I speak from experience when I say that something that works well on a technician's computer often works extremely badly when rolled out..

          Look at it this way. If you are a lone user, running maybe 5 - 10 applications on your PC, then change is easy to accept. You just learn the differences and deal with them.

          If, on the other hand, you are (as I am) an IT technician supporting hundreds or thousands of PCs and thousands of users (which various technical abilities and qualifications ranging from GCSEs to Professorships), not to mention that the average install on each PC is over 110 applications, then changes like this become a major event and require serious testing..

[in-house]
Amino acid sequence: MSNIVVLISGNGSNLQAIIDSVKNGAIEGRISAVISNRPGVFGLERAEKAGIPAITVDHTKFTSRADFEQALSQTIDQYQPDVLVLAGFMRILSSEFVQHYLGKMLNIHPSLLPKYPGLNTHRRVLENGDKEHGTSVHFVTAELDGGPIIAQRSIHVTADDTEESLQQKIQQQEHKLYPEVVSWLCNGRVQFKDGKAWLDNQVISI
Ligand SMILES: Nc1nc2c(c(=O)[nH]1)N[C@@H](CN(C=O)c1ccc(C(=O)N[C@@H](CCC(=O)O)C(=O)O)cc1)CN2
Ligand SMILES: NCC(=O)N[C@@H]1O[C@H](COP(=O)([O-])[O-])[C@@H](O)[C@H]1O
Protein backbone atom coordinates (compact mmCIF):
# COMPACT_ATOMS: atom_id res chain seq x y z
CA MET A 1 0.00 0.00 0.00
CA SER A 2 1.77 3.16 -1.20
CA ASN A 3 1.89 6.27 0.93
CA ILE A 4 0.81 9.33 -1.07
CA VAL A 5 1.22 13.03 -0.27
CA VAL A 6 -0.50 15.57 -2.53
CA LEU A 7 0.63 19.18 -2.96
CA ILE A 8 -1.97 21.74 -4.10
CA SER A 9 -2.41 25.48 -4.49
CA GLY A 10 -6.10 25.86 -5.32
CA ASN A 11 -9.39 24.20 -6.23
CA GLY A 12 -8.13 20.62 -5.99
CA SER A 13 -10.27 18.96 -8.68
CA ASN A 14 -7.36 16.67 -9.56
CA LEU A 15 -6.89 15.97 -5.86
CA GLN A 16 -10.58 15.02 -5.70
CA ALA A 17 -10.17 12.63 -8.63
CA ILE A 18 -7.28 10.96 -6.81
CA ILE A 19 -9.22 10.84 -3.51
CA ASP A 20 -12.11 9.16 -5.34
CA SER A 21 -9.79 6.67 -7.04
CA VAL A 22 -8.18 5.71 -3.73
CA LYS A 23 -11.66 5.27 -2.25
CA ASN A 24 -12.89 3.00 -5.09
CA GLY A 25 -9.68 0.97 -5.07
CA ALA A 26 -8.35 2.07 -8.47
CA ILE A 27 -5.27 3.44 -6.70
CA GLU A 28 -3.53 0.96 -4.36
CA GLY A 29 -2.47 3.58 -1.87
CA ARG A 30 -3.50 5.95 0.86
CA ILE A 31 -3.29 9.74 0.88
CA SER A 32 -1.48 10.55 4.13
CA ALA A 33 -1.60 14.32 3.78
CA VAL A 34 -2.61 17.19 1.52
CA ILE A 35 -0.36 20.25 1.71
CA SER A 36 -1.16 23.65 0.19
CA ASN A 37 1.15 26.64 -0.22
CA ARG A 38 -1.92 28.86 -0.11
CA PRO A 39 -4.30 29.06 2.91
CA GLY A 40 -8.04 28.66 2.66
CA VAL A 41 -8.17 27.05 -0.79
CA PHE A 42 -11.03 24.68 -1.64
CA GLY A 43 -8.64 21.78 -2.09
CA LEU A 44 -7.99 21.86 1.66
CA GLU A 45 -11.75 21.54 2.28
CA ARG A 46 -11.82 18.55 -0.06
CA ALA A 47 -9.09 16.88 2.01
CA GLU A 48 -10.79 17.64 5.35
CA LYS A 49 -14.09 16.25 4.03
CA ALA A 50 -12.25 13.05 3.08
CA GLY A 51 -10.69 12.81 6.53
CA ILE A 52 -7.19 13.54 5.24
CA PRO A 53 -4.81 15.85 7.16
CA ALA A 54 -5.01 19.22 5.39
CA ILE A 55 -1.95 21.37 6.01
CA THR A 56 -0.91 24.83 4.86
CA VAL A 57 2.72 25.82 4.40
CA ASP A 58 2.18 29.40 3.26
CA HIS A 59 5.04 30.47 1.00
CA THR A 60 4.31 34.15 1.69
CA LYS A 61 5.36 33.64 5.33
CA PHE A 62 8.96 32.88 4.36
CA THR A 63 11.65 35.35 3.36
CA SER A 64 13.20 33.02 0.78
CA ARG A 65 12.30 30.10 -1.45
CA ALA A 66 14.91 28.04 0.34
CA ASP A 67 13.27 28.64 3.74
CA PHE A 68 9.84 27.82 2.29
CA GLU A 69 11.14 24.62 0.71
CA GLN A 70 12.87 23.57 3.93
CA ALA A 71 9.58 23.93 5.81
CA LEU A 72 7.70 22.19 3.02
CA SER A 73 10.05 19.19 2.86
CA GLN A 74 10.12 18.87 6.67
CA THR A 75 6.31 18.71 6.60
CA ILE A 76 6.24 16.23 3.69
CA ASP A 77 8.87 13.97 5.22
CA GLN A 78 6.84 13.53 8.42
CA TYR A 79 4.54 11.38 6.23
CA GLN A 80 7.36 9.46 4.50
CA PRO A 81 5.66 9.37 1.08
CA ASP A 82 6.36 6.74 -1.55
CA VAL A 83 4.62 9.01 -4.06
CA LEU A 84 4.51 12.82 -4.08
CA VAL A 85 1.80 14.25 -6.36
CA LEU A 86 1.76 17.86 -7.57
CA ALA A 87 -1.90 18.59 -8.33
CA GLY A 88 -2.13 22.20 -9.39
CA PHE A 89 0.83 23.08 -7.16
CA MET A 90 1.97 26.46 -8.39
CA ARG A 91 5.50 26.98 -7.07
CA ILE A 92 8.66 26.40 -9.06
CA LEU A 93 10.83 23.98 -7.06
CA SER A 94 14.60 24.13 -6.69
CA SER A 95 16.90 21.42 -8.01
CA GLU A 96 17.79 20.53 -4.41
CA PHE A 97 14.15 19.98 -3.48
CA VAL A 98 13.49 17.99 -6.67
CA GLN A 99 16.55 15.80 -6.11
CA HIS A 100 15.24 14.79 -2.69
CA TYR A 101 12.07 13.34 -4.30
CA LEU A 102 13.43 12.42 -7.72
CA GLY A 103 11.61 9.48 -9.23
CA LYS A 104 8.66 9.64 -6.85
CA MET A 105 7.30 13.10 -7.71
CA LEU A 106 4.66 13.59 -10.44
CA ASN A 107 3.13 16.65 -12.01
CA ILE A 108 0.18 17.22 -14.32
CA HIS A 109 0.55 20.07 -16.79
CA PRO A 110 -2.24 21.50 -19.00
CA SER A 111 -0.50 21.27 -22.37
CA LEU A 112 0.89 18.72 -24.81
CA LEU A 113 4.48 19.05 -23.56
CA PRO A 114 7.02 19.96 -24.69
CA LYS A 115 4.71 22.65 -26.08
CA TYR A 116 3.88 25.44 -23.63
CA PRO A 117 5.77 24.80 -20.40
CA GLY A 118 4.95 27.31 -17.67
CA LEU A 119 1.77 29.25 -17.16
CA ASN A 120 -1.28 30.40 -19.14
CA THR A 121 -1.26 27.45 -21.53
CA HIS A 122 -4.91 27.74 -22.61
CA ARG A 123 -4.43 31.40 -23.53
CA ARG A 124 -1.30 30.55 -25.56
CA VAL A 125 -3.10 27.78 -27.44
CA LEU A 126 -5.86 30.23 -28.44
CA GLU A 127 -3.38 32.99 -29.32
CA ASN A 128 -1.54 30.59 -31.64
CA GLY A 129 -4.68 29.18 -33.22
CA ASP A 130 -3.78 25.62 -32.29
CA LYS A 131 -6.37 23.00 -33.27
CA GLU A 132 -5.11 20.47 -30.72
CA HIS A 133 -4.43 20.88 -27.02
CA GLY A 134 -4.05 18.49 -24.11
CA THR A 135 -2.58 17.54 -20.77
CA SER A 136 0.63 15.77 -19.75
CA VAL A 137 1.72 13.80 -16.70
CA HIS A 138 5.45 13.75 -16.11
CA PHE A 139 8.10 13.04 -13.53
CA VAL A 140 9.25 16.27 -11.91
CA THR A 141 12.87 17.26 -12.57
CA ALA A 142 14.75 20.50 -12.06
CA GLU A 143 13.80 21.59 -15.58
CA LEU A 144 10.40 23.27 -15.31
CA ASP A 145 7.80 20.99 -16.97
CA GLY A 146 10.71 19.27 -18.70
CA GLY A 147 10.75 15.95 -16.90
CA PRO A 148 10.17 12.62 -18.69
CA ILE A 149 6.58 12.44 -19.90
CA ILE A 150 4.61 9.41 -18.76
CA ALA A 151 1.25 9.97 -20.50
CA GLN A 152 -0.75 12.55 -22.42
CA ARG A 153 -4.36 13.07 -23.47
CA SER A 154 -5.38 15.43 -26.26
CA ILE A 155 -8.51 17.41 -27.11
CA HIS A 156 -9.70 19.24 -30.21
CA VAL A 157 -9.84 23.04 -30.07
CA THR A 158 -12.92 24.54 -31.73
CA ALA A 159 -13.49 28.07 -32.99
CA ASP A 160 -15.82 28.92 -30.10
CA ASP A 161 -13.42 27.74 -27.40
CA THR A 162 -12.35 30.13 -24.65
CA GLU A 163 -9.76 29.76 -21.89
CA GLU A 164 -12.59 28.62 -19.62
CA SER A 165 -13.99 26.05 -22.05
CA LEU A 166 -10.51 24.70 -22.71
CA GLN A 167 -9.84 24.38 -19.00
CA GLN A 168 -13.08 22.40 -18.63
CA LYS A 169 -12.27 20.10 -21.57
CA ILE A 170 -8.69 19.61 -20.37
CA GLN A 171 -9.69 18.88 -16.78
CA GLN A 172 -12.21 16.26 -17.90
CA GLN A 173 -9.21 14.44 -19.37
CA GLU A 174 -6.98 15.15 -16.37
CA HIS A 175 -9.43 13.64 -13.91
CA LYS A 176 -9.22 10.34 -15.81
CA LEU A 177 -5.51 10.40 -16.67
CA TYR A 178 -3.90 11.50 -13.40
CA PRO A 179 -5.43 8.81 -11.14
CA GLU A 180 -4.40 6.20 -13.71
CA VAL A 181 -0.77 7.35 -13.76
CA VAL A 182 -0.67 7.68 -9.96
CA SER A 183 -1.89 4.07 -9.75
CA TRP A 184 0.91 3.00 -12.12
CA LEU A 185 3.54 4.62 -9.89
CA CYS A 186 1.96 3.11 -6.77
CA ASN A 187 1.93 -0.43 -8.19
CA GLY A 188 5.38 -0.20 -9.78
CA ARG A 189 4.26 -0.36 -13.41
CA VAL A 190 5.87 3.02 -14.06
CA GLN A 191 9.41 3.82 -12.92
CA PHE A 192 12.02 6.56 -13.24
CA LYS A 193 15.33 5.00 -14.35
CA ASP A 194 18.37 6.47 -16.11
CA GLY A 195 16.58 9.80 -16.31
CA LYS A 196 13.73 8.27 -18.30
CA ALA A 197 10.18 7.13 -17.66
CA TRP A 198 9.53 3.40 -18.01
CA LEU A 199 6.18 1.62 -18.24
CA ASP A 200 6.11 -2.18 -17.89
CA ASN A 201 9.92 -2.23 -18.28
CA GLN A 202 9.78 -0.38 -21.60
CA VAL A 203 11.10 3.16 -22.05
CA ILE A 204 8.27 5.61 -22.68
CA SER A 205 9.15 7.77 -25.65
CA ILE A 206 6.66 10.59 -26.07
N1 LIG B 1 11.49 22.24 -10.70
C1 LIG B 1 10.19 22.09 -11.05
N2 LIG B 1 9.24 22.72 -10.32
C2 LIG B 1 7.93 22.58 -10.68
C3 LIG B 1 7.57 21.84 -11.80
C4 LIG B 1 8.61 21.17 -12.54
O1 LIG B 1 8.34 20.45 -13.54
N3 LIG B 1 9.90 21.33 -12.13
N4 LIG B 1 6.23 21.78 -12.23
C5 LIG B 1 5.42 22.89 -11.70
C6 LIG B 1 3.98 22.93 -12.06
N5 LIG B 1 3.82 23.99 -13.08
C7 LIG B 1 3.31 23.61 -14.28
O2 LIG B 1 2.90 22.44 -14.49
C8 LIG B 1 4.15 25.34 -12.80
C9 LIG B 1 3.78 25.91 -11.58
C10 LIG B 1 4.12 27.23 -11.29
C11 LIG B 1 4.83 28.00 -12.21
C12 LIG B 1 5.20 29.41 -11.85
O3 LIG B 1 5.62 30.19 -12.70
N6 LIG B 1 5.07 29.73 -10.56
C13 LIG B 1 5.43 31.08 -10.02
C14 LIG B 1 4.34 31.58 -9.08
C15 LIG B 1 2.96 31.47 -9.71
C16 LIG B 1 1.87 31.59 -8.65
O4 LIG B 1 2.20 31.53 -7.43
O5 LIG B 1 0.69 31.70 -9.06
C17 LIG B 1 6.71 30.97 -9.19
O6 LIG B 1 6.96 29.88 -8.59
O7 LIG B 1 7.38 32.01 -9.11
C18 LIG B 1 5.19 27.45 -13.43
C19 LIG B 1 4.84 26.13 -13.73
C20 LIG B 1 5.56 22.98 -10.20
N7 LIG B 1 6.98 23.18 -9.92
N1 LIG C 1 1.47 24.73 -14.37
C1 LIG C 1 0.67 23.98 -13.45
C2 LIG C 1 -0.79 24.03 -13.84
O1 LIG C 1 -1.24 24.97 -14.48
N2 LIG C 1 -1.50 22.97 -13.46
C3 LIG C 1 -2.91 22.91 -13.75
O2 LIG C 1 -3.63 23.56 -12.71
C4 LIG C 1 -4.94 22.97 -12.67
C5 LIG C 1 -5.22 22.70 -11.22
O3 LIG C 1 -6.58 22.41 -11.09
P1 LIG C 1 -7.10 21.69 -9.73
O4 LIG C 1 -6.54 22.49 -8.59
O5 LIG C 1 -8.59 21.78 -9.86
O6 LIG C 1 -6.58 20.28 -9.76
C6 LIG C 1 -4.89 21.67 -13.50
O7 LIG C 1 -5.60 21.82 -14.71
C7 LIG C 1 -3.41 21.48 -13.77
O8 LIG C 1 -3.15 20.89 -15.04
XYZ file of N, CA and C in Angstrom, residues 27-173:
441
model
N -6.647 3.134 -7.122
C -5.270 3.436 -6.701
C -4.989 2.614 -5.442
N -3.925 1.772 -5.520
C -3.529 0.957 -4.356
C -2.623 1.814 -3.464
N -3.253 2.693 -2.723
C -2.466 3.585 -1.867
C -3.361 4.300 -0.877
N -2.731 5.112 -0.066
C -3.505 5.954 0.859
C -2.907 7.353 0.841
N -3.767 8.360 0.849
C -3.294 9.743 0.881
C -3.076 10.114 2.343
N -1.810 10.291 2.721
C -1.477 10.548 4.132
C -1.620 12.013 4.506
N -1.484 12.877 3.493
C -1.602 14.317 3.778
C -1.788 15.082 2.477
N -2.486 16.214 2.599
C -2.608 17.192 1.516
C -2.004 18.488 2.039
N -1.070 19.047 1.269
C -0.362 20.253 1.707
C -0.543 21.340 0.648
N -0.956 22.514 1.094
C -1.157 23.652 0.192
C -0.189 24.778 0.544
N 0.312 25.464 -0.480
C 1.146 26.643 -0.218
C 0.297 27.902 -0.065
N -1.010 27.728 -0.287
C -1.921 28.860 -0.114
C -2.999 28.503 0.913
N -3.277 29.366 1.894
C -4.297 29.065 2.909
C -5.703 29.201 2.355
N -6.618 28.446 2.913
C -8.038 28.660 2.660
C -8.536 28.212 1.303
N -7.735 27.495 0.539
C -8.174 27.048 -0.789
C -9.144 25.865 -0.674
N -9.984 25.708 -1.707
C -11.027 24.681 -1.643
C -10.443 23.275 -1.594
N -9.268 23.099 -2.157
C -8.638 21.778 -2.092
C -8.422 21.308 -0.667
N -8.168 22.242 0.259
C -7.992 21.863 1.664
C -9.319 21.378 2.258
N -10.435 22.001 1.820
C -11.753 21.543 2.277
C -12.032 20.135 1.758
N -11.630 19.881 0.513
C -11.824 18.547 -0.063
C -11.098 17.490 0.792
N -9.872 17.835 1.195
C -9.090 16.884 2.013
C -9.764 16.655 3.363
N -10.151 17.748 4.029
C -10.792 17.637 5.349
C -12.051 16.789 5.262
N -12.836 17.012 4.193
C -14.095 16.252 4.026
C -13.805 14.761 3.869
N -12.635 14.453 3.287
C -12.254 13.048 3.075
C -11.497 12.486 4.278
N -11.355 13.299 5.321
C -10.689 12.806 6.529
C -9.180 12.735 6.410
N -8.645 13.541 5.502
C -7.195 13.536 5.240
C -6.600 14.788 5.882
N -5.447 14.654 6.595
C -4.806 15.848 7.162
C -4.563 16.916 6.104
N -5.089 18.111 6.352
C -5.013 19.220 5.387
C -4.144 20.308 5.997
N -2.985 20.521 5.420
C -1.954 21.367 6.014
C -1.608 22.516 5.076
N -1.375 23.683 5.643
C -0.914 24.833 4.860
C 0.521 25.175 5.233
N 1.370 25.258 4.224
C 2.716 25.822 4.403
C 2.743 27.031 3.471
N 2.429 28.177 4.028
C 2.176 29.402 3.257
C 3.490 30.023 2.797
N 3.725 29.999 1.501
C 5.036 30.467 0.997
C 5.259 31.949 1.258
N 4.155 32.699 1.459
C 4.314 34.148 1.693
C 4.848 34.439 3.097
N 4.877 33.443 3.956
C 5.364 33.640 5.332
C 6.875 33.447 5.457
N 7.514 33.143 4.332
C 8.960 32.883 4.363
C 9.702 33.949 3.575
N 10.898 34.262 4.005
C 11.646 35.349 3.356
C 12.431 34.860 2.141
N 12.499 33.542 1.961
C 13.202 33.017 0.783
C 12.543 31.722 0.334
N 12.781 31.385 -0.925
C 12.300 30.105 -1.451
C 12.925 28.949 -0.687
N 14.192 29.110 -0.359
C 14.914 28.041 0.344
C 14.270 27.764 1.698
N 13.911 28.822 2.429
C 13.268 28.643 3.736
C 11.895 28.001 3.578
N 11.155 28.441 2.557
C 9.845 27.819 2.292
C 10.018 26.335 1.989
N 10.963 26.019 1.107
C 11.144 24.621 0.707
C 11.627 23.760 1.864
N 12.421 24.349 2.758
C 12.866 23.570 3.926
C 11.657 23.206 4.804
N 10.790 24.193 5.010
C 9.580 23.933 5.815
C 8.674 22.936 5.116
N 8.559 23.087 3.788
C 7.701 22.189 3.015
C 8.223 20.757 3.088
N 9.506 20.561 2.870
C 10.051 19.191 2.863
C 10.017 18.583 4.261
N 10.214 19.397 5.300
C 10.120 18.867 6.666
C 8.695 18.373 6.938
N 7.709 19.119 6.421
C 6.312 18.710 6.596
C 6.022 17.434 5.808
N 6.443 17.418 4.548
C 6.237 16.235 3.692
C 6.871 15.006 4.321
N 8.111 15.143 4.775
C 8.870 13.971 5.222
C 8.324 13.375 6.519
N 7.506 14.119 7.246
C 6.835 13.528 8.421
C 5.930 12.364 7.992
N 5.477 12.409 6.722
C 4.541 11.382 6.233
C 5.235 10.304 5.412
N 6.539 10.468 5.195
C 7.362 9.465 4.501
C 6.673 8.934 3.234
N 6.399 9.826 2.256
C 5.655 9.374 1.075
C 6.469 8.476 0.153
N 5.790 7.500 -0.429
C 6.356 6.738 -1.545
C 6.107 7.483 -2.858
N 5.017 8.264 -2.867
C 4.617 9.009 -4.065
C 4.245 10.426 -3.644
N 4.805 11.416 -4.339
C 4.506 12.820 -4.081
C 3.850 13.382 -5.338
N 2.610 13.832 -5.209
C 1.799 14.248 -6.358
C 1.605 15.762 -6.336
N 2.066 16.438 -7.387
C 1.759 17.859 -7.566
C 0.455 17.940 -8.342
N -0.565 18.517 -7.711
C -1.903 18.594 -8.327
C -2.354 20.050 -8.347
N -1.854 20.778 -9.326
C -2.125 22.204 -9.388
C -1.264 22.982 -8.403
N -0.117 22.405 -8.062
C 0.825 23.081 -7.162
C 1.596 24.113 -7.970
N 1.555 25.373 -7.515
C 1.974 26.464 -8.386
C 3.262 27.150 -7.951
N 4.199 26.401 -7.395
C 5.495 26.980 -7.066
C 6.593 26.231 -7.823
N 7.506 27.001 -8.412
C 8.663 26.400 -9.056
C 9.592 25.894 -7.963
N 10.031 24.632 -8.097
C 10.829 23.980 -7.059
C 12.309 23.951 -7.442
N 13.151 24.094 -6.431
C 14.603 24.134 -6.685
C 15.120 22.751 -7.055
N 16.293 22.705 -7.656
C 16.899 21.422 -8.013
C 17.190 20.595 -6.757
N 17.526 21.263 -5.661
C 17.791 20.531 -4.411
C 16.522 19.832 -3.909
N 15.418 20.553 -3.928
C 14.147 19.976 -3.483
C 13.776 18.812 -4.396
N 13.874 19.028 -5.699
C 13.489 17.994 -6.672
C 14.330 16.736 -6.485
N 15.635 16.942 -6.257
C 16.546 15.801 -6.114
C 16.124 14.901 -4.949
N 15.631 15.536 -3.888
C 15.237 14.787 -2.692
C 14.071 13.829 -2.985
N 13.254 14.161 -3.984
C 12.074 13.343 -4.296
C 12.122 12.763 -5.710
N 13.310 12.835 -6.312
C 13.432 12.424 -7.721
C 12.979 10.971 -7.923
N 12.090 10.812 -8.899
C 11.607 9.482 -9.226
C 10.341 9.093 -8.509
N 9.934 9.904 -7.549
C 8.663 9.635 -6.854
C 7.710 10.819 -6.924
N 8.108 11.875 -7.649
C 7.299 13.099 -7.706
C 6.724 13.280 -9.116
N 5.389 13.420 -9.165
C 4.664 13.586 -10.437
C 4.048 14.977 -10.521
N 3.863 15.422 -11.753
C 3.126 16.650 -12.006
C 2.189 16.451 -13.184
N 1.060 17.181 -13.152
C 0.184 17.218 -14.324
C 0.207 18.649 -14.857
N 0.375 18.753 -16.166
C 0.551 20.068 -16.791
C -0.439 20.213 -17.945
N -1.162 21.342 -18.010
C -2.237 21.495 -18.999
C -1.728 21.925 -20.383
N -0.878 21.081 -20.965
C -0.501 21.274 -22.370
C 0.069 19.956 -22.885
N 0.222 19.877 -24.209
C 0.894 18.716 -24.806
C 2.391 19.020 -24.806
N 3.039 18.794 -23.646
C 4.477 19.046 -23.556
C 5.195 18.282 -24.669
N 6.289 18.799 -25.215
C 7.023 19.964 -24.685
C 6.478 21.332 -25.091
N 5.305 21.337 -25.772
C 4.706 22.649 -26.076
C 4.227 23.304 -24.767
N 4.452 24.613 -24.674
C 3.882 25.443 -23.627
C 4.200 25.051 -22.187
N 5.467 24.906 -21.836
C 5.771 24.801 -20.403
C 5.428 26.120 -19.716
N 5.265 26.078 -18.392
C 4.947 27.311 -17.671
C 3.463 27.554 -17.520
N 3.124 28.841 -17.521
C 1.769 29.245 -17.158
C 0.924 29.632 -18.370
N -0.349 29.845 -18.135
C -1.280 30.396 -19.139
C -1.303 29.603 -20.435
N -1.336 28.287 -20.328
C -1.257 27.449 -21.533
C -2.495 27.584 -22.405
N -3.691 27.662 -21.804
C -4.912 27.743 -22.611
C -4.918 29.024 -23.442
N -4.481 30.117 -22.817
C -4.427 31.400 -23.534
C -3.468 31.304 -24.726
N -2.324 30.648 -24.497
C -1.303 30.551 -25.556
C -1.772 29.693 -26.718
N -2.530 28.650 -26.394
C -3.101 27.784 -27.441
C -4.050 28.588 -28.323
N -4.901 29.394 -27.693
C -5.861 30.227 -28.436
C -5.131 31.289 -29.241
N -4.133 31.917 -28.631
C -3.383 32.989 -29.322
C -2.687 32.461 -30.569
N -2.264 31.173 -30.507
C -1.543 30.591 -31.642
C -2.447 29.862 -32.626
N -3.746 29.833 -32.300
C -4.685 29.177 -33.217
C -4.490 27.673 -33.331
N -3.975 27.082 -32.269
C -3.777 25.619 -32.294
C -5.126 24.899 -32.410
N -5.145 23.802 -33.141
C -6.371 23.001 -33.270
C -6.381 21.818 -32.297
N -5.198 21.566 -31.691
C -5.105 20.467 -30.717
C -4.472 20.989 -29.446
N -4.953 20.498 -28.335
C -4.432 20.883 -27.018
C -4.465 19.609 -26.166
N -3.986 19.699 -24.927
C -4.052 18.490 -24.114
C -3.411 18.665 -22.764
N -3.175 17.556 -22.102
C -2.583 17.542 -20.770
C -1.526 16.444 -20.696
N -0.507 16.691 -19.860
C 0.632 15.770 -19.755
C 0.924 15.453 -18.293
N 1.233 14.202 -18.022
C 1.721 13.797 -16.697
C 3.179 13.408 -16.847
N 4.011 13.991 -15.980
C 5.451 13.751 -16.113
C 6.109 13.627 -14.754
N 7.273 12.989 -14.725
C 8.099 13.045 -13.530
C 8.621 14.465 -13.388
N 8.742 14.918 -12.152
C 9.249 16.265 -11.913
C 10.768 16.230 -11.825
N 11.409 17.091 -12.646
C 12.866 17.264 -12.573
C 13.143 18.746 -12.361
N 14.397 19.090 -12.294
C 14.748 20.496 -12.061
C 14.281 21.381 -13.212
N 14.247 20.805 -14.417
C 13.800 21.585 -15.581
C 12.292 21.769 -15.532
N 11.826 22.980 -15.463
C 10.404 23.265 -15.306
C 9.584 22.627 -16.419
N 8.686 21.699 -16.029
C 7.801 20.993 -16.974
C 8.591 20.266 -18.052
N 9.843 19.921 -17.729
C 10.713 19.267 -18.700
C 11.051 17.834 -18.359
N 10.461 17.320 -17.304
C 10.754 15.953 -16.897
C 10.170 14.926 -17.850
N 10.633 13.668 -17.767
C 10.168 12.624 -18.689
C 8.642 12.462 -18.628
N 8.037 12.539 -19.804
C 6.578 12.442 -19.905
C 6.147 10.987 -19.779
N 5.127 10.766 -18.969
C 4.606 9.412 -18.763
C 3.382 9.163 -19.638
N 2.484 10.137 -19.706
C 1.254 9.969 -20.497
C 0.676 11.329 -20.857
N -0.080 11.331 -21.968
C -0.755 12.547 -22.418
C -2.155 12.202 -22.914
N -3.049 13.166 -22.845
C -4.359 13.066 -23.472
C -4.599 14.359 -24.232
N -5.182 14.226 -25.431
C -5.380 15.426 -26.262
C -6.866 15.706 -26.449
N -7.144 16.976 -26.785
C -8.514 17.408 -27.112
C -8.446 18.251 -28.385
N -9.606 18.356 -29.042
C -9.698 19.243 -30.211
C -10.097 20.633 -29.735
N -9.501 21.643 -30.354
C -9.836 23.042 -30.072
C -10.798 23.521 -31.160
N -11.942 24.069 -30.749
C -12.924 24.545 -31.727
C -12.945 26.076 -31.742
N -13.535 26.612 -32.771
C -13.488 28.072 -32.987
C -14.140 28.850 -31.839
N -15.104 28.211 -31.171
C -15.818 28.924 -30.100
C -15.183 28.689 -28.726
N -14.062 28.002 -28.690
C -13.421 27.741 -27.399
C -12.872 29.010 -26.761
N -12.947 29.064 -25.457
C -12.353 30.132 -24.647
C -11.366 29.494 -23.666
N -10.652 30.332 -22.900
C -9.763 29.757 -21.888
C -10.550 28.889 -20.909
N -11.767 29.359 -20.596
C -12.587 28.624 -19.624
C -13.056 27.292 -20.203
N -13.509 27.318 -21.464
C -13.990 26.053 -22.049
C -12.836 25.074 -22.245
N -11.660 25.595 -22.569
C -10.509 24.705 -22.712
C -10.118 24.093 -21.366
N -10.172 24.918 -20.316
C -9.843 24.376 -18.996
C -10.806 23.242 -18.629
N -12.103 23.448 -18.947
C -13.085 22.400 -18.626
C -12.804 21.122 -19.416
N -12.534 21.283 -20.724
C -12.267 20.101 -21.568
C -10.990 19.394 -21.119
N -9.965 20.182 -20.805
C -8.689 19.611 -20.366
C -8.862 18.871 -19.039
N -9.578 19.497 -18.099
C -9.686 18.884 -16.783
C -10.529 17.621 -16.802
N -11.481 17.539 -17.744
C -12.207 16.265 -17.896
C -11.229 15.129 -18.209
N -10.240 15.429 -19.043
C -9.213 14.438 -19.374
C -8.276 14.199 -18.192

We got a lot of calls for even the relatively minor changes Windows 7 introduced. God knows how many we will get if and when we switch to Windows 8.

      3. Ken Hagan Gold badge

        "Maybe you're just stuck in a way of working where you think the only means of using a computing device is to have a menu in the bottom left labeled 'Start'."

        Indeed, anonymous sir or madam. That's not the only way. You could have a bug-ugly menu covering the whole damn screen and no way to switch it off. BWUHAHAHAHA!!!

        1. Anonymous Coward
          Anonymous Coward

          Look, I spend only marginally more time in Metro then I do looking at the start menu on Win 7, the only real difference is that in that same period of time I can check a whole bunch of other things.

          Productivity is significantly improved. Metro adds the snap shot of all things important, its not a UI replacement but it is a new way of working.